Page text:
Toraja’s diverse culture in South Sulawesi includes a rich tradition of music, with various types of traditional music still thriving. One of these is the traditional musical instrument known as Pa’pompang.
A journal titled “Pa’pompang Music as a Cultural Identity in Toraja Church Worship in Lamunan, Makale Tengah” from Satya Wacana Christian University explains that the Toraja community not only uses these musical intrument to accompany hymns in churches but also incorporates it into customary ceremonies like thanksgiving ceremonies (Rambu Solo) and funeral rites (Rambu Tuka).
Let’s delve deeper into the Pa’pompang to uncover more about this unique instrument.
The Pa’pompang: Characteristics as a Musical Instrument
Crafted from bamboo, the Pa’pompang is a musical instrument. In Toraja, the bamboo variety used for making the Pa’pompang is referred to as “tallang.”
Artisans then cut the bamboo into pieces of varying sizes. Different bamboo sizes produce a range of tones. Smaller bamboo pieces result in higher pitches, while larger ones create lower tones.
To mitigate sharpness and dissonance in the sound, artisans perforate the hollow bamboo pieces and seal the connections with wax or asphalt.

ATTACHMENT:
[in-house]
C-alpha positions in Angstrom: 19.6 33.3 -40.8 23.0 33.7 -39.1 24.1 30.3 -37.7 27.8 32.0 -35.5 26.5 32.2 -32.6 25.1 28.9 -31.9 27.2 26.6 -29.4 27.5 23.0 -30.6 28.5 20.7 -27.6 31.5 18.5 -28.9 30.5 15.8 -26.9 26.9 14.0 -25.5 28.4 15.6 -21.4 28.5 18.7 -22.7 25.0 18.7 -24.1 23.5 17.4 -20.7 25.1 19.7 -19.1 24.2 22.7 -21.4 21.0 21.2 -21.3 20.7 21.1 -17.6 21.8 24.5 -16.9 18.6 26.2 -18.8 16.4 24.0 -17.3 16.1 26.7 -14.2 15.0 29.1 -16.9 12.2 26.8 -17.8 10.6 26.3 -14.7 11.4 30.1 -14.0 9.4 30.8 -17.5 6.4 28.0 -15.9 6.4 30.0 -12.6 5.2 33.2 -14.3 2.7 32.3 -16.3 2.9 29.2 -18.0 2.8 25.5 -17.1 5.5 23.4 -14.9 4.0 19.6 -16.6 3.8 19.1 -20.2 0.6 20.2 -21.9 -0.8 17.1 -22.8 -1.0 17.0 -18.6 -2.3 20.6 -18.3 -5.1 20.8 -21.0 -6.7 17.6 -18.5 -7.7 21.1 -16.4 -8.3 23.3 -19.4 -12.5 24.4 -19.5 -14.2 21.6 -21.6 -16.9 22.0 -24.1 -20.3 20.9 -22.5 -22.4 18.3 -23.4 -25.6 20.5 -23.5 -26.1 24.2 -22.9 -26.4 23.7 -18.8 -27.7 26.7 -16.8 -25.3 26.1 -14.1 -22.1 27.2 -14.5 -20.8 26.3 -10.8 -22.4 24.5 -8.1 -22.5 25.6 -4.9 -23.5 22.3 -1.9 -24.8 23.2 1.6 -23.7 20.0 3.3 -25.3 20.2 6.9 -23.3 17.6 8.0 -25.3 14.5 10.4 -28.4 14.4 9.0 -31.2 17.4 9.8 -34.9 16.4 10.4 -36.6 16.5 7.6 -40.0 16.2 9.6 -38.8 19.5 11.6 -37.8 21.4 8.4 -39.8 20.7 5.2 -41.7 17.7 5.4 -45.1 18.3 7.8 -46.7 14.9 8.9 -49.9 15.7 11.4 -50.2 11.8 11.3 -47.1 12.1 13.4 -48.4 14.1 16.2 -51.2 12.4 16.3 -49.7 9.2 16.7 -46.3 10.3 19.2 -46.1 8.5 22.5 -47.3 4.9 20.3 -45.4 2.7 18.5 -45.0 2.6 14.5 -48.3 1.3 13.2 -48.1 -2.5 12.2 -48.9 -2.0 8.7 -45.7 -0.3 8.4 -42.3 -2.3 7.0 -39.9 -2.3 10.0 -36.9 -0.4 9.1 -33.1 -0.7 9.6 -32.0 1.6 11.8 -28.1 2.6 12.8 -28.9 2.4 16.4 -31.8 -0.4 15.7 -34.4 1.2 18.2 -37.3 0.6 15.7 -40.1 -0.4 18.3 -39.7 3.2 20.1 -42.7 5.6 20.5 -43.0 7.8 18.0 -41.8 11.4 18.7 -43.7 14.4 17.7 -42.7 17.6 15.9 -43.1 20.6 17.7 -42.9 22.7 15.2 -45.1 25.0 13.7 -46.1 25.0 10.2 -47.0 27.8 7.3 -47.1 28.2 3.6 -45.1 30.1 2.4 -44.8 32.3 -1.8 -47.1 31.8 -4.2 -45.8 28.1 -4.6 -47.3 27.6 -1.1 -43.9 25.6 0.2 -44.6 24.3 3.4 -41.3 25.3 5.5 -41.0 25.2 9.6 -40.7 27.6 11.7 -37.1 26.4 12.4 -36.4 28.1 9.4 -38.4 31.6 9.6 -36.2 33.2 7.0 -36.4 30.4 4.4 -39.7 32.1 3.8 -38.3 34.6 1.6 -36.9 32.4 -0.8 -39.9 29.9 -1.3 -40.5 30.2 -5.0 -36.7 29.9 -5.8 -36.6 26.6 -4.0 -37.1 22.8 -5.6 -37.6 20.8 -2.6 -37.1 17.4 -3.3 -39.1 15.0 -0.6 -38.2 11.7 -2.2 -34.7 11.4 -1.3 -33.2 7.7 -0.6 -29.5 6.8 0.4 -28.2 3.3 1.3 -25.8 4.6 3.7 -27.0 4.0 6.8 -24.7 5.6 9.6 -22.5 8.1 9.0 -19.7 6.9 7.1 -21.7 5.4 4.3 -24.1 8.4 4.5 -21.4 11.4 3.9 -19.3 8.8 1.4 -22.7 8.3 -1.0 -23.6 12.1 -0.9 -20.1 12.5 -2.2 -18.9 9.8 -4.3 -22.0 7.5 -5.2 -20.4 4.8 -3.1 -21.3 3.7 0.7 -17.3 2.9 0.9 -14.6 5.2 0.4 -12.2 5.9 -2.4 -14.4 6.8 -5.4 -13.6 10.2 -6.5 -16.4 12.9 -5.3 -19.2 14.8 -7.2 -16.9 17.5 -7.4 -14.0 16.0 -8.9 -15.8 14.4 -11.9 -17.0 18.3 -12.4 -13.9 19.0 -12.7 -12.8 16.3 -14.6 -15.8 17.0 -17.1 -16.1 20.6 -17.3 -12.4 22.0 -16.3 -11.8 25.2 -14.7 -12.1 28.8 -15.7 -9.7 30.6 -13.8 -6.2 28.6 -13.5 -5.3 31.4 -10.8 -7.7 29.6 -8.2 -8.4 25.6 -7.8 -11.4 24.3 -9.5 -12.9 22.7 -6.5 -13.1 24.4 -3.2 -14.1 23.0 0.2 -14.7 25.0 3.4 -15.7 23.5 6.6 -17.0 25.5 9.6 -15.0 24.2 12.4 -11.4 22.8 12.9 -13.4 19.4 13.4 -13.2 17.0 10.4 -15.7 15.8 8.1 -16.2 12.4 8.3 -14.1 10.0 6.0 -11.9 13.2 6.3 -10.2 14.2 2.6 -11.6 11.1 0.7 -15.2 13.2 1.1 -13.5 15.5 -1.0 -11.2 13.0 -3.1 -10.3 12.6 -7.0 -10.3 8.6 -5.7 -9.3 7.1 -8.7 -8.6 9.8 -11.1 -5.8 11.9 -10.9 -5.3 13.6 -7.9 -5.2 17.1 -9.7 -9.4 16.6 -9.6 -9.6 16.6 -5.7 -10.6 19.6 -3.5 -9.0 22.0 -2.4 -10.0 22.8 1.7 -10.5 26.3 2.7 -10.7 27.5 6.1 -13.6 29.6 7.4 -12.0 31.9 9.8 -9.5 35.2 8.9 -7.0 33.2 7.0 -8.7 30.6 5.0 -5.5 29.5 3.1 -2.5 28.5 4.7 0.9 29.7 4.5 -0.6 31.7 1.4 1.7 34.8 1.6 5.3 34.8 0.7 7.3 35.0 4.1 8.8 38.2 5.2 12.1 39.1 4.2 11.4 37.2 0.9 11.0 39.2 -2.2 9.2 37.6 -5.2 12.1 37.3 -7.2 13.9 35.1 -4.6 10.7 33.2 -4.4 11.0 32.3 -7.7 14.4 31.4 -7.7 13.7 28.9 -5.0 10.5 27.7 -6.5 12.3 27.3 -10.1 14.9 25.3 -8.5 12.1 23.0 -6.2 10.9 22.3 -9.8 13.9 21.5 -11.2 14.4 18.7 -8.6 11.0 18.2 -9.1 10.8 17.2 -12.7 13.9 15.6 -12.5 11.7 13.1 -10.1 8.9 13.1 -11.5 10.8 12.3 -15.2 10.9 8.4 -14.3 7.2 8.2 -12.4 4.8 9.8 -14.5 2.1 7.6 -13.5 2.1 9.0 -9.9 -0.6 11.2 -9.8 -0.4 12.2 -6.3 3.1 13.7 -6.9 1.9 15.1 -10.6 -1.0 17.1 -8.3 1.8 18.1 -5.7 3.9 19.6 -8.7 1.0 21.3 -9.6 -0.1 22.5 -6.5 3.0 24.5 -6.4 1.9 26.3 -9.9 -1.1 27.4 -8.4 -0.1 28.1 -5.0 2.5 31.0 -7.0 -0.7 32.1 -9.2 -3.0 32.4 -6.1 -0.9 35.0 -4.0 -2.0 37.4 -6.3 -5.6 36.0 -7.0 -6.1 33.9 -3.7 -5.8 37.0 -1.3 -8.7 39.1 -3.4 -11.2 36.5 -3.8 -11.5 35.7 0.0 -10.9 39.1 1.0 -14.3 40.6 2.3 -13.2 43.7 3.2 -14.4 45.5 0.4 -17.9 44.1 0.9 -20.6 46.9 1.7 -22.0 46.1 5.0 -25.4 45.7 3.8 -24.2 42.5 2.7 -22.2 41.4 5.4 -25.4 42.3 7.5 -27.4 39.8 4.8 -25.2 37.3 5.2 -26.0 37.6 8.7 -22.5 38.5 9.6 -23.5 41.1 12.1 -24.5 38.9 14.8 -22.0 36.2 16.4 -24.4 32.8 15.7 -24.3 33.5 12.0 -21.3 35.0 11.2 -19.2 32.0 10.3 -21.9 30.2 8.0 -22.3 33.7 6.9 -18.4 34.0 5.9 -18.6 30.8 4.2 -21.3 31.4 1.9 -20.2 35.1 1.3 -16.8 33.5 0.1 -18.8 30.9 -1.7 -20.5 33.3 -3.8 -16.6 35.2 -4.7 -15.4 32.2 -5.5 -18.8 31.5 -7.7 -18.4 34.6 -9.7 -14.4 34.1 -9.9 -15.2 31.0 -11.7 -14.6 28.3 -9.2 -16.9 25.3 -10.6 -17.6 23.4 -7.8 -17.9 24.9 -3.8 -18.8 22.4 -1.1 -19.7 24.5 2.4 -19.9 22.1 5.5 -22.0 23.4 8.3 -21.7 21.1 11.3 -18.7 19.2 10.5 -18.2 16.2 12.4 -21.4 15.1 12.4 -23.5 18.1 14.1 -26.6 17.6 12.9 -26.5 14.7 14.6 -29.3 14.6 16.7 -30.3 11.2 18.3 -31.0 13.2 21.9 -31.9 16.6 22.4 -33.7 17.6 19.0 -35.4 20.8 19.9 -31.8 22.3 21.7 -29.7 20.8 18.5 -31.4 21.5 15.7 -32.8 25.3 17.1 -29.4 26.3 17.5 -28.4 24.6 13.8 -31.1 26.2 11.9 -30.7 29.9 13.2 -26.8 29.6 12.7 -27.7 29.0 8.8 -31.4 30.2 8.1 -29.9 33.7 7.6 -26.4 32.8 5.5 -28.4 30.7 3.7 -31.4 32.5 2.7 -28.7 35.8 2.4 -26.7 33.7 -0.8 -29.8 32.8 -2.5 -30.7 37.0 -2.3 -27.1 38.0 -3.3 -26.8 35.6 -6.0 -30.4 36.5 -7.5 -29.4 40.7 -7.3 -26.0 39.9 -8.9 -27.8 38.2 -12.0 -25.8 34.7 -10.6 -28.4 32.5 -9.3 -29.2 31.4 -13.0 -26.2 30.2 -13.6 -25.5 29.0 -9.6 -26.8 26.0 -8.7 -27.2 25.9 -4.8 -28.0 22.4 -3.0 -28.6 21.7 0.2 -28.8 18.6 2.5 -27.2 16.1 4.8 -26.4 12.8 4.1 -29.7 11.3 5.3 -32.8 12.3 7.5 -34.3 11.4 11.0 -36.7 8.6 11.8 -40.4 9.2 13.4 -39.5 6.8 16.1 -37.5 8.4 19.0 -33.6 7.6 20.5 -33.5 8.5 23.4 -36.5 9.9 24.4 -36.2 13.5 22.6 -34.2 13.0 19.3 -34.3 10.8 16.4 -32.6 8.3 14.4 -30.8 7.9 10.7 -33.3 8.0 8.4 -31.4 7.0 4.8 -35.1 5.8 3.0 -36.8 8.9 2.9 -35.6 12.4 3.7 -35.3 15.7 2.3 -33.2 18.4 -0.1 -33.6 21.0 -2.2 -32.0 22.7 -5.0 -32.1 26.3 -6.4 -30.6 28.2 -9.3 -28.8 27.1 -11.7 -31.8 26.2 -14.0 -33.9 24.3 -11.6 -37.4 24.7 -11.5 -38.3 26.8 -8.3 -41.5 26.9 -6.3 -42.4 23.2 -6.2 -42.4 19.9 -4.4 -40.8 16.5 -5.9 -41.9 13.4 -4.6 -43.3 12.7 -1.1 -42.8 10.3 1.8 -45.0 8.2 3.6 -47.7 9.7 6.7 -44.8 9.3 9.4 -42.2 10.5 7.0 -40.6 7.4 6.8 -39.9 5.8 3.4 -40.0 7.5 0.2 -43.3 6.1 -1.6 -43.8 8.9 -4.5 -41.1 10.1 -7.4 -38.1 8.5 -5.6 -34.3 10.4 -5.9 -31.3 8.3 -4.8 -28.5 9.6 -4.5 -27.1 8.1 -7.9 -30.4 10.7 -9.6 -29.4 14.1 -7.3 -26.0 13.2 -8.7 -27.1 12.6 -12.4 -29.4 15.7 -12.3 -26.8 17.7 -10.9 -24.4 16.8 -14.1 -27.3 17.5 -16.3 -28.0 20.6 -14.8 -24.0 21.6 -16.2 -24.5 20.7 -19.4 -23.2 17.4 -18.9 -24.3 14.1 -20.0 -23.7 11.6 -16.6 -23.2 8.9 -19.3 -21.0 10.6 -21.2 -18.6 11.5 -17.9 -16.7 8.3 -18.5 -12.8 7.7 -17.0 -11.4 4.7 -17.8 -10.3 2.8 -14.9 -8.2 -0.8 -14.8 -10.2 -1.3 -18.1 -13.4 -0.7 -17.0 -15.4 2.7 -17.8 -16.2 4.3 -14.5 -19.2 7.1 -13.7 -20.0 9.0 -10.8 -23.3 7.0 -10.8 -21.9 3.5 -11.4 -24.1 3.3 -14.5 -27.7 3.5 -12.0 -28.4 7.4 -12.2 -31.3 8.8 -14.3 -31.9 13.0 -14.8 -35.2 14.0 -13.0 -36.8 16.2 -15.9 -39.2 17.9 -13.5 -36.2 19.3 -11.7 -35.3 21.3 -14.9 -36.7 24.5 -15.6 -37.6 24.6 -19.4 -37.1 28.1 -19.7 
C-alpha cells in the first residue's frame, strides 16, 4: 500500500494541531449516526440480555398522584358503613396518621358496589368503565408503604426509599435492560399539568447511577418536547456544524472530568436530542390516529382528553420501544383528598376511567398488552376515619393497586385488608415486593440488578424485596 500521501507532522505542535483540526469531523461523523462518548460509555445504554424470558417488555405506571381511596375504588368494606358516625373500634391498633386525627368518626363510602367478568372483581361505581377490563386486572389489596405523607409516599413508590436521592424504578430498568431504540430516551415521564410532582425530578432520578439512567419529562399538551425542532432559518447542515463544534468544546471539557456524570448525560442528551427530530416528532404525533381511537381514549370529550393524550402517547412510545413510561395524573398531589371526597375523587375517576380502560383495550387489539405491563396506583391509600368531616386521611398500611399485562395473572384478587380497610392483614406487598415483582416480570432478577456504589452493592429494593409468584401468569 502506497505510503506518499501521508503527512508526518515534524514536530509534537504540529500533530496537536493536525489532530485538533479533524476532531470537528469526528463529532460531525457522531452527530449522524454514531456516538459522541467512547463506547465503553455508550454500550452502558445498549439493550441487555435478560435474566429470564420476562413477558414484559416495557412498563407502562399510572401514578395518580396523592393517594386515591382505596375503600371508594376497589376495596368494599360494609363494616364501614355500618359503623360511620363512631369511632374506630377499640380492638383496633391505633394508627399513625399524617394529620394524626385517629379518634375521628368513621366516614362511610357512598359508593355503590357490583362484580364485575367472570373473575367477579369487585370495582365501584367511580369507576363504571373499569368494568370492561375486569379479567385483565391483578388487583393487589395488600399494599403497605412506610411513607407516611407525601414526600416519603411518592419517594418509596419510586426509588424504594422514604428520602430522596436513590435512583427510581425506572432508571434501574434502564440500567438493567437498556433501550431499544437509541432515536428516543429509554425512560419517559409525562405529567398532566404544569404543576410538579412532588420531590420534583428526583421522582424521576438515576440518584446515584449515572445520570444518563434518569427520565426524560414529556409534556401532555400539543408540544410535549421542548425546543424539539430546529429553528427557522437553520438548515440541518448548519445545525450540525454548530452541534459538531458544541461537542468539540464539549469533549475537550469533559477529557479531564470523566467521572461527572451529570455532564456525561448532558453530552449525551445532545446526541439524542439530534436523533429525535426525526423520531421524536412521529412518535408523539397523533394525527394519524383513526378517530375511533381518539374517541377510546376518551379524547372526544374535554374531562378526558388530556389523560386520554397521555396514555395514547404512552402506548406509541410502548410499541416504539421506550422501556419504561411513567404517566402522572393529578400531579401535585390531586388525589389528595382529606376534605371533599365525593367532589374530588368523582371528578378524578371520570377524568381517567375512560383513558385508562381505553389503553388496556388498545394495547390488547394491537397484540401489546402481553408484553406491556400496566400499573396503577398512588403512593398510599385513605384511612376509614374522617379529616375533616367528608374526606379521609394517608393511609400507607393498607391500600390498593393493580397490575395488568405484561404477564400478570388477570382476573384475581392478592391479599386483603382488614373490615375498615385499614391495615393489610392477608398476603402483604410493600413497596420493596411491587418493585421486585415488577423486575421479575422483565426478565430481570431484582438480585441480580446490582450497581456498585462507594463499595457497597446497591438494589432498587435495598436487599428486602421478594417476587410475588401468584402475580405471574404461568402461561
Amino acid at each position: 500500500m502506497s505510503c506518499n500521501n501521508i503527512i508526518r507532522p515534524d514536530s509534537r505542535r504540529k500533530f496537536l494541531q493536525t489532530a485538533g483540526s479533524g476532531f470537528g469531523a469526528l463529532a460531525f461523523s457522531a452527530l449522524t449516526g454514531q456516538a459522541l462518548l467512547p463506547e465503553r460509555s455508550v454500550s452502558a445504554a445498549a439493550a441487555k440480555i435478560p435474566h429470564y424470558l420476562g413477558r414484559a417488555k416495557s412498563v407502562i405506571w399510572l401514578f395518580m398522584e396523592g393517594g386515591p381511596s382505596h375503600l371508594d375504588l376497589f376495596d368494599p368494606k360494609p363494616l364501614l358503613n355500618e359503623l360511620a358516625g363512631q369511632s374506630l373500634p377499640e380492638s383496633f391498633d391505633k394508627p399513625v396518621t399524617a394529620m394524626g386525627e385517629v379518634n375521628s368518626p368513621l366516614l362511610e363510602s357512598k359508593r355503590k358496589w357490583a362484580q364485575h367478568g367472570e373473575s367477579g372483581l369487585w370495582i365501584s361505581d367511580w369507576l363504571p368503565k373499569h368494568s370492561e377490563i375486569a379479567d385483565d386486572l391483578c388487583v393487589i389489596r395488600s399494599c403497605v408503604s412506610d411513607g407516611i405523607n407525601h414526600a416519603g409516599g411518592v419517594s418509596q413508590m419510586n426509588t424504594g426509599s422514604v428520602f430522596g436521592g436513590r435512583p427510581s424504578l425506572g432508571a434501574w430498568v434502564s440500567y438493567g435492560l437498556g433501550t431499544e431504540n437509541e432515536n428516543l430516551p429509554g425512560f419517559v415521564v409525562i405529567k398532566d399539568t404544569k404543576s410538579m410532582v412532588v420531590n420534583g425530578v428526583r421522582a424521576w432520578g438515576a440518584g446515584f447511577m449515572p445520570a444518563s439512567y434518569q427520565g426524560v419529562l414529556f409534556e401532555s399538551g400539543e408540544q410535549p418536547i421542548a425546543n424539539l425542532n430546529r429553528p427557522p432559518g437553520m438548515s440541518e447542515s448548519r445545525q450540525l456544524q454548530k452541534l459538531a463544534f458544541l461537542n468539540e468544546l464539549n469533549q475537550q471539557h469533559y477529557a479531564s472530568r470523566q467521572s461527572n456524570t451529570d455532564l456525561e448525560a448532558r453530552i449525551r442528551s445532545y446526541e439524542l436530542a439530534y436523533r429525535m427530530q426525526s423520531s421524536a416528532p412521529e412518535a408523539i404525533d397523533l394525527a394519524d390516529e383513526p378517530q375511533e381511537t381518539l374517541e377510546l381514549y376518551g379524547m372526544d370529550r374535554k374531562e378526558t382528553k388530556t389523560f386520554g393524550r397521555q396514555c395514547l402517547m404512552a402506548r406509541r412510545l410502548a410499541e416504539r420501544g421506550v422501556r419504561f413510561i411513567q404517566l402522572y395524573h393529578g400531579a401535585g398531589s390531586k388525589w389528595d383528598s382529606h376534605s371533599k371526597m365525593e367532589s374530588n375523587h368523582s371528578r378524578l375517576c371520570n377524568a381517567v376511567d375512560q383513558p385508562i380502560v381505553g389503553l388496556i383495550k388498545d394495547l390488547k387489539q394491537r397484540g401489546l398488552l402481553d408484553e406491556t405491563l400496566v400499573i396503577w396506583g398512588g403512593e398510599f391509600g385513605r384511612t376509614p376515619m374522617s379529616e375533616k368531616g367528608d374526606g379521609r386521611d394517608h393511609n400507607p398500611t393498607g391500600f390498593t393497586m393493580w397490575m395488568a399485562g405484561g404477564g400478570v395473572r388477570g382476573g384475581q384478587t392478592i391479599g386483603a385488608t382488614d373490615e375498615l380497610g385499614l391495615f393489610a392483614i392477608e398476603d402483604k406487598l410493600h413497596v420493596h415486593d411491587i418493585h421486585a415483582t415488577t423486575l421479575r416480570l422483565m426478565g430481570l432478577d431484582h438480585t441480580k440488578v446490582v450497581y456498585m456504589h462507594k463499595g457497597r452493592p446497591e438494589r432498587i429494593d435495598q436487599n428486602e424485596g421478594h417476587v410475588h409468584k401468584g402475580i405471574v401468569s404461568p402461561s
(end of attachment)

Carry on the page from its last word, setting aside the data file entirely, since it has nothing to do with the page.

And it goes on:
This instrument is sometimes referred to as Pa’bas because of the deep bass tones it produces.
Playing the Pa’pompang
While the Pa’pompang may resemble an angklung at first glance, playing it requires specialized skills in blowing through interconnected holes.
Playing these musical intrument on its own feels incomplete. To produce melodious music, musicians harmonize it with the sweet sound of bamboo flutes.
The musical intrument without bamboo flutes is akin to a meal without salt; both complement each other to create beautiful harmony.
Typically, groups of 25 to 35 people play this musical instrument. In Toraja, those engaged in Pa’pompang playing are referred to as “sedang ma’pompang.”
A Vital Role in Toraja’s Christian Worship
Given that Toraja is predominantly a Christian region, the Pa’pompang is not solely reserved for ceremonial occasions but is also employed to accompany songs in churches.
According to Pastor Melki Situru of the Lamuna Church, these musical intrument serves the purpose of inspiring the congregation’s spirit in worship, preserving Pa’pompang music as a divine blessing, and imparting a love for music to children.
Hence, it is evident that the church provides a natural haven for these musical instrument, where Toraja’s emphasis on creativity and spirituality can be upheld and cherished for generations to come.
In conclusion, the Pa’pompang is a unique traditional musical instrument specific to Toraja, treasured both in secular and sacred contexts. Its bamboo construction and distinctive tones enrich the spiritual and cultural dimensions of Toraja’s musical heritage.